It will be noted that throughout the appended drawings, like features are identified by like reference numerals.

DETAILED DESCRIPTION OF THE PREFERRED EMBODIMENT

The present invention provides a method and system for enhancing production from a hydrocarbon well. In accordance with the invention, heat generated by surface equipment used to produce hydrocarbon from the well or to compress natural gas produced by the well is continuously injected into well to heat the well. Heating the well has several benefits, including: a reduction or elimination of the formation of gas hydrates, condensates and other solids or fluids that inhibit production from the well; and, in the case of oil production, paraffins, bitumens and asphaltenes tend to stay in solution until the oil is produced from the well. Heat generated by the surface equipment may be delivered directly from natural gas compressed by a surface compressor; heat recuperated from a prime mover used to produce natural gas or oil, such as a compressor motor, compressor engine or a motor or engine use to drive a surface pump. The heat may be injected into the well by diverting compressed natural gas back into the well or circulating a heated, compressed gas into an oil well. Heat recovery can be enhanced using a vortex tube to increase an efficiency of the system in accordance with the invention.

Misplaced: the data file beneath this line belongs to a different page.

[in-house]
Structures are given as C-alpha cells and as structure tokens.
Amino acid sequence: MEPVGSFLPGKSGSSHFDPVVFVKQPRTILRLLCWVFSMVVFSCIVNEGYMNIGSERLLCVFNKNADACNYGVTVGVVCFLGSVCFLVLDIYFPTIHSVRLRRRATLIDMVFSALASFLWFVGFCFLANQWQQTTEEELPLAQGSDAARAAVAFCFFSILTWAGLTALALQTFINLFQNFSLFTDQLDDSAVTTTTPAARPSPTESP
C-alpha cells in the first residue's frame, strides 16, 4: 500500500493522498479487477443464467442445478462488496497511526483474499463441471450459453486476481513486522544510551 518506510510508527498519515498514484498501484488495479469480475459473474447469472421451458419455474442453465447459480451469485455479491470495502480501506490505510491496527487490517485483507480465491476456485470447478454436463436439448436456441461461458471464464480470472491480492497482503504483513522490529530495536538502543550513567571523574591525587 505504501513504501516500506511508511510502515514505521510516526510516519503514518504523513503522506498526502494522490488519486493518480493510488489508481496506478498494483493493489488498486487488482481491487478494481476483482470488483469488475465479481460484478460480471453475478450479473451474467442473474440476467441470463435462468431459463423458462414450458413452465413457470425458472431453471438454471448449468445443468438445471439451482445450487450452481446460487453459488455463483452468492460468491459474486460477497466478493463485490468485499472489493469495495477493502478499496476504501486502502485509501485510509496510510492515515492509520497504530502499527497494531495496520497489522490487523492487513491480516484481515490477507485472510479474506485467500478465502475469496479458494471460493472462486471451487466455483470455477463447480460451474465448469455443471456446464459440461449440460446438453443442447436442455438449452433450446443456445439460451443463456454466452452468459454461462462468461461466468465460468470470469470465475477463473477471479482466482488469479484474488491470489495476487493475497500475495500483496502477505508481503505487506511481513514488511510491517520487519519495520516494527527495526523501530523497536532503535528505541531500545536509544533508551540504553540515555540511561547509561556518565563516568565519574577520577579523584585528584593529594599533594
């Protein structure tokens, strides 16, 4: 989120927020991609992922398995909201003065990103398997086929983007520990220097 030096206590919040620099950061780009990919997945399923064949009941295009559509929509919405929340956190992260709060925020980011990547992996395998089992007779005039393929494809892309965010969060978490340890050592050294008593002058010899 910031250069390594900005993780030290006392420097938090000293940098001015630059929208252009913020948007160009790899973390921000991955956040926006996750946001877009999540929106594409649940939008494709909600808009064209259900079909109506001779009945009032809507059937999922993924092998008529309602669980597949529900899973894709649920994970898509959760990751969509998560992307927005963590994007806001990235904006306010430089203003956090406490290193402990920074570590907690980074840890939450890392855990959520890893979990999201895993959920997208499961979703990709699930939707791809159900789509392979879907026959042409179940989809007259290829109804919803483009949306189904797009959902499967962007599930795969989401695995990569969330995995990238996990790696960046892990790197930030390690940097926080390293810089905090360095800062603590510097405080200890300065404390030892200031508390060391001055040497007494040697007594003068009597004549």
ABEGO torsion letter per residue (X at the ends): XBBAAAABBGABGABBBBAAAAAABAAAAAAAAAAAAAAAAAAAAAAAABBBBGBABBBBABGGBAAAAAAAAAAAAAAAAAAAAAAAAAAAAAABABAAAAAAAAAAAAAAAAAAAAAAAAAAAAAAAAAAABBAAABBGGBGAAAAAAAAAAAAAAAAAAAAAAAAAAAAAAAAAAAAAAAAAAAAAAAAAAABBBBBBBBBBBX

FIG. 2 is a schematic diagram of an embodiment of a system in accordance with the invention. In this embodiment, natural gas 16 produced from production zone 12 enters the casing 10 through perforations 17 and migrates upwardly through a production tubing 15. The natural gas is isolated from rising in an annulus between the casing 10 and the production tubing 15 by a packer 19 provided with passages 21 closed by check valves 23 which permits heated compressed natural gas 48 to pass from the annulus into the production zone as will be explained below in detail. The natural gas 16 is produced from the well at a natural pressure that is below the pressure of natural gas in a natural gas distribution system, such as the pipeline 34 used to distribute the natural gas to markets. As explained above with reference to FIG. 1, in order to elevate the pressure of the natural gas to above that of the pipeline 34 so that it can be injected into the pipeline 34, a compressor with prime mover 26 is used to compress the natural gas.